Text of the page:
The first shots took longer, but eventually, I started to hit a stride. Even better, some new techniques were coming to mind and others fell into my lap. I found displacement mapping helped give texture and subtle, articulated depth to the “cutout” images I was creating. I accidentally discovered that stretching a layer in one axis made it look like it was angled toward the viewer. That came in handy later, on shots like this one:
Some shots took only a couple of hours, others took days. Mocha really sped up the roto, but some shots had to still be done entirely by hand. This process tapped almost every compositing trick I knew. It was an intense few months, working 4 to 8 hours a day on top of my “day” job. I would take every Friday off and try to spend any free time with the family. Somehow with all the long hours and technical challenges, I always looked forward to seeing the next shot completed.
When you work this long on something, you lose perspective and sometimes have trouble discerning how good your work is. I knew the process was working, because after working for hours on a few seconds of footage, the results would make me smile like a kid seeing 3D for the first time. I looked for something in every shot that would add greater depth. One of my favorite shots is when Hutter (our protagonist) is cutting some bread, just before the knife slips and cuts his thumb. I was able to give subtle depth between his body, arms, hands and the bread. If you look, it feels like you can reach through the hole between his arms and his body.
It’s a shot many may never notice since you quickly desensitize to the 3D effect after a few minutes of viewing.
Got your 3D glasses ready? Here are the clips!
Sample 1: A shot I just completed as part of the “additional shots” requested by the producer. Having lots of tall, thin, waving plants makes roto FUN!!
Sample 2: Another shot added at the end. I liked all the layers of depth, with plants in the foreground and behind talent. Then the cat, slightly in front of the woman and the wall fading into the background.
Sample 3: My favorite shot in the whole movie! I spent two or three nights on this one. It has so much depth, and I had fun adjusting the effect back as the actors walked away from lens. You’ll see Hutter start in front of his chair, then end up way behind it.
Sample 4: The castle exterior. I see tons of flaws in this shot, but most people react positively when they see it. I stumbled into several tricks (that helped me later) working on this shot.
Sample 5: A great Orlock shot (and a sweet effects shot for its time, nearly 90 years ago). I liked giving the coffins a depth effect that lays back into the distance.
Well. I’ve told you about 70 shots in the film… what about the rest of it?
The rest of the film was treated with a much simpler technique. The “right eye view” has a displacement map effect applied to it. With subtle tweaks, it can look almost as good as the rotoscoped shots… almost! With this technique, I was able to treat the rest of the film in a few days.
The opening credits and end graphic were created with Photoshop and After Effects so I had layered files to work with. This allowed me to use the same techniques used on the roto-ed footage with even better results. The opening credits really pop!
Finally, all of the dialog slates were given a subtle treatment. Too much 3D made them harder to read, so we went with a less is more approach. Can’t let effects get in the way of the story!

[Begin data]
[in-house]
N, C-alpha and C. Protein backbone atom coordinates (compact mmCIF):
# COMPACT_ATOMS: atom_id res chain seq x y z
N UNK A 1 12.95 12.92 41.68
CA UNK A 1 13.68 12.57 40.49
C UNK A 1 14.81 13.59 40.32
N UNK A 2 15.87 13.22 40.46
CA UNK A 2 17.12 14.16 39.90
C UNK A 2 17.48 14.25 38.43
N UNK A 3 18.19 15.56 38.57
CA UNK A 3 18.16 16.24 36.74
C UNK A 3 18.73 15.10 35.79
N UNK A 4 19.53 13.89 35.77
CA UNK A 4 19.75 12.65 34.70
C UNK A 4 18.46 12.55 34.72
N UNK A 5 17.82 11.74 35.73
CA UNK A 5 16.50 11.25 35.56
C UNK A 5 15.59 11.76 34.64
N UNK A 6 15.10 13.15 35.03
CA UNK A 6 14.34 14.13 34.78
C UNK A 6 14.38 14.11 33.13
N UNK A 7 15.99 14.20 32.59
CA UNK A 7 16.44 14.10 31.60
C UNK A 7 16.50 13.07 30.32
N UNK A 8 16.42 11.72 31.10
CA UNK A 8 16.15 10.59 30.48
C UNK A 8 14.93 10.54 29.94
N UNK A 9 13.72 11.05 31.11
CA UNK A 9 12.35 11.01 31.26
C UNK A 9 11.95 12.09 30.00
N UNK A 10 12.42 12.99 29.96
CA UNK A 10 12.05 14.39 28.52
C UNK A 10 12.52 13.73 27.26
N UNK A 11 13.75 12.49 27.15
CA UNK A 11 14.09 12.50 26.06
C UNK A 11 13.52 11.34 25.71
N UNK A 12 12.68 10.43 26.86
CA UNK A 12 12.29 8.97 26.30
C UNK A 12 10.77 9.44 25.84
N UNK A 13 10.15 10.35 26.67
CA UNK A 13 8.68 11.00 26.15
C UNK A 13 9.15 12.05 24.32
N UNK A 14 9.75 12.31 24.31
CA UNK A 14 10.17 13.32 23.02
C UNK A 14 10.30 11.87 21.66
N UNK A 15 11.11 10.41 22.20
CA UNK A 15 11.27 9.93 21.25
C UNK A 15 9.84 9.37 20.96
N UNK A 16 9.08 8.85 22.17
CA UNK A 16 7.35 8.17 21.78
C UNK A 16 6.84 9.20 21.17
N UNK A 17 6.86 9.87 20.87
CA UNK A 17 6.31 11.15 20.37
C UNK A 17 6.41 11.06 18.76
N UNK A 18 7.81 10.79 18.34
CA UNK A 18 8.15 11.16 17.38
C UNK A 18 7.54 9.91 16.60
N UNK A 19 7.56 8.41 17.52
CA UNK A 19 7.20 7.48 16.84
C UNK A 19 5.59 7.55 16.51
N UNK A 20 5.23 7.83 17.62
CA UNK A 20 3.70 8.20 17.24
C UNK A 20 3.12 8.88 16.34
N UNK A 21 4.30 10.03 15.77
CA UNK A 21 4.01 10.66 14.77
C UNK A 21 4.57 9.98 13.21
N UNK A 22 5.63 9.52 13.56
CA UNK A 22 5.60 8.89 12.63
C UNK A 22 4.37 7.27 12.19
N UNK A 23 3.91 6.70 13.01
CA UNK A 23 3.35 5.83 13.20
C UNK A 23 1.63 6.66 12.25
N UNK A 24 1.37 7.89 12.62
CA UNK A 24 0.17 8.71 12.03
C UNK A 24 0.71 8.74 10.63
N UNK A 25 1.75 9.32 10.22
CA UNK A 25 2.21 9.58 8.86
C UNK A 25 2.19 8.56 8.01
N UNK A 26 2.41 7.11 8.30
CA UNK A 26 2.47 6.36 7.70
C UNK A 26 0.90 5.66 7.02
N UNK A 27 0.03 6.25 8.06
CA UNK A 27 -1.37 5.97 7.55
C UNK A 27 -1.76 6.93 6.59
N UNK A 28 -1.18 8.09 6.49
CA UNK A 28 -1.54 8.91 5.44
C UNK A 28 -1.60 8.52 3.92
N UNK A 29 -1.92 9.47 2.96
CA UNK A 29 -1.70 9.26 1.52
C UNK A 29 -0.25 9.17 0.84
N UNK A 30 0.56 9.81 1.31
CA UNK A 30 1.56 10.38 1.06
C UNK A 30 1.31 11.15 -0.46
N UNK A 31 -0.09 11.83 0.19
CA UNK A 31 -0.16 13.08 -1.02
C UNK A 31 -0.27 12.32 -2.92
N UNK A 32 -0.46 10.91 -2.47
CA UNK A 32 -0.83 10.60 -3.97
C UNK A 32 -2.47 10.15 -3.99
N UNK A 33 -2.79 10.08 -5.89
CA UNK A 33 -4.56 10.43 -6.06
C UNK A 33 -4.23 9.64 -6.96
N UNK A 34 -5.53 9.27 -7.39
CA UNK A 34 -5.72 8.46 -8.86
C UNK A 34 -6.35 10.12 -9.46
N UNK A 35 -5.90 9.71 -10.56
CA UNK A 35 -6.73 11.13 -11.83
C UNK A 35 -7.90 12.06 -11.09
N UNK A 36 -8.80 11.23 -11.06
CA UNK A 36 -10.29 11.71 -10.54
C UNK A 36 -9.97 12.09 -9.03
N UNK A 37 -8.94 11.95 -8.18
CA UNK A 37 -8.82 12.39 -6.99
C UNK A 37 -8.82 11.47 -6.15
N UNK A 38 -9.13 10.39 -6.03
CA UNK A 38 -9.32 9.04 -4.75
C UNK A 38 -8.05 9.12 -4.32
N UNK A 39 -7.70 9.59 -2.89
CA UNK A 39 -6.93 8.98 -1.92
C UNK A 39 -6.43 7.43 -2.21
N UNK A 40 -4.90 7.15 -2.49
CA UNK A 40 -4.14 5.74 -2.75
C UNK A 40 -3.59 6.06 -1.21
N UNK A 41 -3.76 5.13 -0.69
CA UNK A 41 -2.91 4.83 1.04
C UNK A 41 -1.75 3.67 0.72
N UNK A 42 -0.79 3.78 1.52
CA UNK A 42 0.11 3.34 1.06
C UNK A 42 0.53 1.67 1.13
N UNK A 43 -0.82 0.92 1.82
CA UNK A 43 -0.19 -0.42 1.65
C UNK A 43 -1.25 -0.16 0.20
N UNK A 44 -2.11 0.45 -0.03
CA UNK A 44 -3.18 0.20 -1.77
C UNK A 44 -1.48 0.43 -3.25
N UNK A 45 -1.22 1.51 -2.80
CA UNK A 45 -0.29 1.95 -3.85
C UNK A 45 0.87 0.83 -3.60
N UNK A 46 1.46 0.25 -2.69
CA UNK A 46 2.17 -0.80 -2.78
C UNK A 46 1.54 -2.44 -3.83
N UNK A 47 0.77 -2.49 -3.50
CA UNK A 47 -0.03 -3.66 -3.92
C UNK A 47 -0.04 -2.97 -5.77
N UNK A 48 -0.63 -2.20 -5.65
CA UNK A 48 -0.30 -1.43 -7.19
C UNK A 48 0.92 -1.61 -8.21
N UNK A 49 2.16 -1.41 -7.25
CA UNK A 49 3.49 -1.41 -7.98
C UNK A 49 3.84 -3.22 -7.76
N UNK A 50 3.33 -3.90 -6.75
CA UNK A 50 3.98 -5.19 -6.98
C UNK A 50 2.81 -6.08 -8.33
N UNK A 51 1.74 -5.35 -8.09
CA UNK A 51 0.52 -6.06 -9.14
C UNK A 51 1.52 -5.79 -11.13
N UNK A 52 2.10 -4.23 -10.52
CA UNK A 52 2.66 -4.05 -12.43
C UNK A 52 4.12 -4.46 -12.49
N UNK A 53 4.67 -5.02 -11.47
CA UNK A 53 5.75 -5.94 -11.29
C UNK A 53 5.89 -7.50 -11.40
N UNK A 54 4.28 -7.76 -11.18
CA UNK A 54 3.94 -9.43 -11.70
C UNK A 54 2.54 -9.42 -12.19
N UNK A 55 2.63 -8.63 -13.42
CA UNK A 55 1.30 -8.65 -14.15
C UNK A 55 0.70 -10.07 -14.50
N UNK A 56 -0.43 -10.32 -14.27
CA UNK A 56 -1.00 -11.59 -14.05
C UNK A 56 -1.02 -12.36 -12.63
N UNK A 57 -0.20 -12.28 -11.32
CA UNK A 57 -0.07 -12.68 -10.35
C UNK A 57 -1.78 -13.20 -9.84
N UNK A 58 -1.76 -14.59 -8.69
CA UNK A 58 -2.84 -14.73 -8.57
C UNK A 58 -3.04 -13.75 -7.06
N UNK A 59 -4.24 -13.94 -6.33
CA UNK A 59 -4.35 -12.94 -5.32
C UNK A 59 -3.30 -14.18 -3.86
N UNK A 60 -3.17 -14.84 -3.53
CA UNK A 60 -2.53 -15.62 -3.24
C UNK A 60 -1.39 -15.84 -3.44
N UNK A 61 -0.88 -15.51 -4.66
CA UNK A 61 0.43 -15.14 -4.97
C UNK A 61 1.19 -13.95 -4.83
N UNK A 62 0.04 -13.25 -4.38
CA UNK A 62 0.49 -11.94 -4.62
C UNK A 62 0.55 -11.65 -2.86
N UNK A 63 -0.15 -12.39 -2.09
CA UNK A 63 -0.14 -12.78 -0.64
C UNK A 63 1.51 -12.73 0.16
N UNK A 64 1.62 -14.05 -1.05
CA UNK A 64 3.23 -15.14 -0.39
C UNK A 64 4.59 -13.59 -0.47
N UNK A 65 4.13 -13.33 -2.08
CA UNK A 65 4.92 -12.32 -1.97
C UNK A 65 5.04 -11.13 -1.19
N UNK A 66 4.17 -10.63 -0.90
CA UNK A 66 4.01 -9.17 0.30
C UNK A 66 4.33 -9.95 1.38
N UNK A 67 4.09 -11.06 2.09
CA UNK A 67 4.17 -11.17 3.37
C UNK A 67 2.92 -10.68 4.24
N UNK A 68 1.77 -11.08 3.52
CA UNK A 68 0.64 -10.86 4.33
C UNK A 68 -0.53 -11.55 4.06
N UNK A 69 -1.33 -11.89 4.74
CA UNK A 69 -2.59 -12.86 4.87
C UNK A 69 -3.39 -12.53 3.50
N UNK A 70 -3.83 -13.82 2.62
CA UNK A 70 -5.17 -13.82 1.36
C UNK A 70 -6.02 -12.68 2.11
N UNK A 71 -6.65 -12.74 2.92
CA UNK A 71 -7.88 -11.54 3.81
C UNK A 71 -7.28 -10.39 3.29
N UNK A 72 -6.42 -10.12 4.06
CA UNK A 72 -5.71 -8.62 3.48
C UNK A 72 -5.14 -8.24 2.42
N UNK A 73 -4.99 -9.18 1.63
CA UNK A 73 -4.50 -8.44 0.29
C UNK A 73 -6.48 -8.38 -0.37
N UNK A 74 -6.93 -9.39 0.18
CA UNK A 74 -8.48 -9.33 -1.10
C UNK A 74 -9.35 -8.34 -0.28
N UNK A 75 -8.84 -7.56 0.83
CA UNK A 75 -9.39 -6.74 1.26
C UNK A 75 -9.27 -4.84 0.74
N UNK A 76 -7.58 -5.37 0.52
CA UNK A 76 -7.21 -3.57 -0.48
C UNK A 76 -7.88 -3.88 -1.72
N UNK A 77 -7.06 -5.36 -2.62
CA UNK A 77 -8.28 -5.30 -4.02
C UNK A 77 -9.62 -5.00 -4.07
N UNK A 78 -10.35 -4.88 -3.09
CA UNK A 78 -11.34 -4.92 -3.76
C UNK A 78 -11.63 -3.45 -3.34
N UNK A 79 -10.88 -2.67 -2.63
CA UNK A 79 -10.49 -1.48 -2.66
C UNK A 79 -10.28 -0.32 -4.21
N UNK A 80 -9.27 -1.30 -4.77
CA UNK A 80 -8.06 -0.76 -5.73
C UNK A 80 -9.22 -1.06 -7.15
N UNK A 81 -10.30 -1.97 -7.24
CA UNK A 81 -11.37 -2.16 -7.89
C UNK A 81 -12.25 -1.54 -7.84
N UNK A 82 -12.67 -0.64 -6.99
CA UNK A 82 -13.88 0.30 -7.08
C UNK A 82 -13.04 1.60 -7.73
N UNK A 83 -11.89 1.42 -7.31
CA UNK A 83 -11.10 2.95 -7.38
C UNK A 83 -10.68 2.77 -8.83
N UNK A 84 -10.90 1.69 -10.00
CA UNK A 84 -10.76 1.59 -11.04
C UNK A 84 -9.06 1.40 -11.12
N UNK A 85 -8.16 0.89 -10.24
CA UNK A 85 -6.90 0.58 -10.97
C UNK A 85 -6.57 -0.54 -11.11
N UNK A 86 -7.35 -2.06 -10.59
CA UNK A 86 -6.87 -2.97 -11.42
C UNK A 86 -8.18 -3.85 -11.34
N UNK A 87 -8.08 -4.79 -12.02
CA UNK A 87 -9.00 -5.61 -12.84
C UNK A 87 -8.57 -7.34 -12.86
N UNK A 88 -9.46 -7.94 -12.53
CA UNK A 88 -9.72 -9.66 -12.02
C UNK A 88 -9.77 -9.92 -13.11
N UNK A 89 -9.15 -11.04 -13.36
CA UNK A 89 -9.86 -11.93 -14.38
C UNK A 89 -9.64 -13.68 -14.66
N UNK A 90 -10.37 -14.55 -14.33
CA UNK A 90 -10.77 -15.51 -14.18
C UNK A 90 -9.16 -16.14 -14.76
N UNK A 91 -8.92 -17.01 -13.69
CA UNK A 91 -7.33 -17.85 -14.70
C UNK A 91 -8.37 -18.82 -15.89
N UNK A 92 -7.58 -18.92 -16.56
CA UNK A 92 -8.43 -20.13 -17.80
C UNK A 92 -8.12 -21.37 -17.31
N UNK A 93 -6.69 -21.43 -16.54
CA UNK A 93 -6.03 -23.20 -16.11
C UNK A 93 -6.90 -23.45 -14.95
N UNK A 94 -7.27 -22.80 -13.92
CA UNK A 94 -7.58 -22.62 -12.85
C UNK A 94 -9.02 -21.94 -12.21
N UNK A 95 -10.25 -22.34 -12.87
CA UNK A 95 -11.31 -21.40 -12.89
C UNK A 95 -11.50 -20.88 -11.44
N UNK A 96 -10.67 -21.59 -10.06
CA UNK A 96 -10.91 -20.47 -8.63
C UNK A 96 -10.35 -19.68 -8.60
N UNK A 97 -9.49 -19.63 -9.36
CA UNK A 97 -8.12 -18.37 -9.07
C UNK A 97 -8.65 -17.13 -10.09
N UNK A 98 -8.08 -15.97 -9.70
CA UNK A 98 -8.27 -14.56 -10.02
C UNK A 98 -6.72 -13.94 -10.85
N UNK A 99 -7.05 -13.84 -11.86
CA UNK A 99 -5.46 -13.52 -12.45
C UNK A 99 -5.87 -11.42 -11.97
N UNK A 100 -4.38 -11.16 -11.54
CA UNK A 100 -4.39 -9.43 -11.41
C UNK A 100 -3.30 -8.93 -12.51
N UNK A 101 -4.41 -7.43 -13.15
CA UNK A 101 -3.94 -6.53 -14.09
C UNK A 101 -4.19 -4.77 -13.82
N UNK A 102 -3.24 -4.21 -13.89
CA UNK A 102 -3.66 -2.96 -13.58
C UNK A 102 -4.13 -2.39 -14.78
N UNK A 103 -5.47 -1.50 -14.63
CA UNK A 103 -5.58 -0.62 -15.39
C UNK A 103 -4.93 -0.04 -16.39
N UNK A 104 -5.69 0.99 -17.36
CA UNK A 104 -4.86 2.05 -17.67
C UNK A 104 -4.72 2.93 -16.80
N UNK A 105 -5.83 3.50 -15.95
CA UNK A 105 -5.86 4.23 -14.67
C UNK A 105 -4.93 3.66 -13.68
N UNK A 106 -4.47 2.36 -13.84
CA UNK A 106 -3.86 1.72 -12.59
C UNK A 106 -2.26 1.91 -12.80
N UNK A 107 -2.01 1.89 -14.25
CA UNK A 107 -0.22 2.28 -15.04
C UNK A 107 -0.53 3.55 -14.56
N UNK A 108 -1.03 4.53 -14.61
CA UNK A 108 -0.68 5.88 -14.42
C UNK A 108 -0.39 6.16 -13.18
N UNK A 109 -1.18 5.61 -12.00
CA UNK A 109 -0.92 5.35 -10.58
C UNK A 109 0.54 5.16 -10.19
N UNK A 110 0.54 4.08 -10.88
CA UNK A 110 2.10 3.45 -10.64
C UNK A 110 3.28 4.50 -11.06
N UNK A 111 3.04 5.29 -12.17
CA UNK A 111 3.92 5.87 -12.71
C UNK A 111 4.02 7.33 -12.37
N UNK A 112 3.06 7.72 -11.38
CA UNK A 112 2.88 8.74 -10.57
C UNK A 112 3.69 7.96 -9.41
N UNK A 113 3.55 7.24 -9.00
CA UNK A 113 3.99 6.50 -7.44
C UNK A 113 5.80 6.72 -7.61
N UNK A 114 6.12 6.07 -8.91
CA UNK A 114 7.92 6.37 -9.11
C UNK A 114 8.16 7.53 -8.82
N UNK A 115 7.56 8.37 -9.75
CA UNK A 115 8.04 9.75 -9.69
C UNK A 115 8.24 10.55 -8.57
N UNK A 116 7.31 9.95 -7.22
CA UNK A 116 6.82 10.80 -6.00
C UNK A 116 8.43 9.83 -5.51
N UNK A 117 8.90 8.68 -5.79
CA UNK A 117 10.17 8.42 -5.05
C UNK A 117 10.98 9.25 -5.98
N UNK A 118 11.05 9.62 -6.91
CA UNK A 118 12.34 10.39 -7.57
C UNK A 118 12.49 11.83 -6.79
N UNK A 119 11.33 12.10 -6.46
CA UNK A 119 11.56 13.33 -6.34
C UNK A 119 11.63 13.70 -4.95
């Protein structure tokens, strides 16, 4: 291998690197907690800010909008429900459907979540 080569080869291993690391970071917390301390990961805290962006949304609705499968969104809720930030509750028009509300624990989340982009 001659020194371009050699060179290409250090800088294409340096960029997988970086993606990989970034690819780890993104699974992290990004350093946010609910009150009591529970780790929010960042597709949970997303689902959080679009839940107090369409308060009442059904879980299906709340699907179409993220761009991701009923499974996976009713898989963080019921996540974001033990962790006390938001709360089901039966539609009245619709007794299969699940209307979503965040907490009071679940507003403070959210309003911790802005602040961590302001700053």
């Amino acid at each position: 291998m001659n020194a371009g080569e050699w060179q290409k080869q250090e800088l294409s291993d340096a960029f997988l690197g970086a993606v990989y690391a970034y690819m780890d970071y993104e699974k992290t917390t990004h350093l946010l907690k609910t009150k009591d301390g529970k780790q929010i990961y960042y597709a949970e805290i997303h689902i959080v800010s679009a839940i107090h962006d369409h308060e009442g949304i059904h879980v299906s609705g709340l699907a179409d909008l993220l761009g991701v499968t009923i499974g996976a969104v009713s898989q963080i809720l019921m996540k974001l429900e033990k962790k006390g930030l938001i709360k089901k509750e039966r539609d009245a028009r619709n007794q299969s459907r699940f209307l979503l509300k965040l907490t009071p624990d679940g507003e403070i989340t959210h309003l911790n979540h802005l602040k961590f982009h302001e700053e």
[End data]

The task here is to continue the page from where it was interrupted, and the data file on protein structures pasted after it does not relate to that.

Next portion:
I didn’t get to see the entire film combined until my work was complete. Keith had been working on the sound while I worked on the 3D. We had a screening before passing it on to Carol and calling it finished. As hard as I worked and as great as I felt the 3D looked when I saw it completed shot by shot, it was nothing compared to seeing it all together. The pacing, the music and the sound all felt like they were there from the first edit of this film and the 3D seemed to blend in just as subtly which makes the compositor in me happy. I take pride in finishing a shot in which no one will detect my work.
After about a two week break, the producer called to tell us that our work wasn’t finished. “The Orlok scenes are great,” she told us, “but we need to add something more to the film.” We decided to roto other key scenes in the first part of the film, so that the audience can get a taste of the stronger 3D effects throughout the film.
As I finish this article, I have about 15 shots left in the pipeline. This will have been a five-month project, working an average of 5-6 hours per night, roughly five days per week.
In the end, the film is a wild ride with lots of new features, including an introduction by Troma Entertainment’s Lloyd Kaufman (“Toxic Avenger,” “Class of Nuke ‘Em High”). The DVD version will also have a popup trivia version, a Director and Producer commentary version, the “Making Of,” two pairs of 3D glasses – and for the die-hard fans, a special edition with a comic book prequel and an action figure, complete with a miniature rat!
I had never seen this film in its entirety before this project. I am very impressed with what Murnau was
able to do. It really does hold up all these years later — Orlok is still the scariest vampire to date! I hope the additions we’ve made really do draw in a new audience.
What I love about post production is the innovative spirit that makes anything possible. This is why I started Freefall FX, an animation and effects house located about 30 minutes east of Washington DC on Maryland’s Eastern Shore, where things are just a bit more relaxed. Freefall specializes in animation and visual effects for ad campaigns, independent and feature films. I enjoy doing the creative work, but not as much as I enjoy watching people react to the work I’ve produced.
Without the support of places like the Cow, I wouldn’t be where I am today. I guess I talk about the Cow a lot. If you look at the photo of my workstation, you’ll see the “Creative Cow” my kids gave me to put under my monitor so I’ll remember where to go if I need help! You can find me in the After Effects, Imagineer Mocha, Avid and Fusion forums as well as by searching “skipperjonas” on YouTube to find my channel.
Original article published on Creative Cow. Go to original article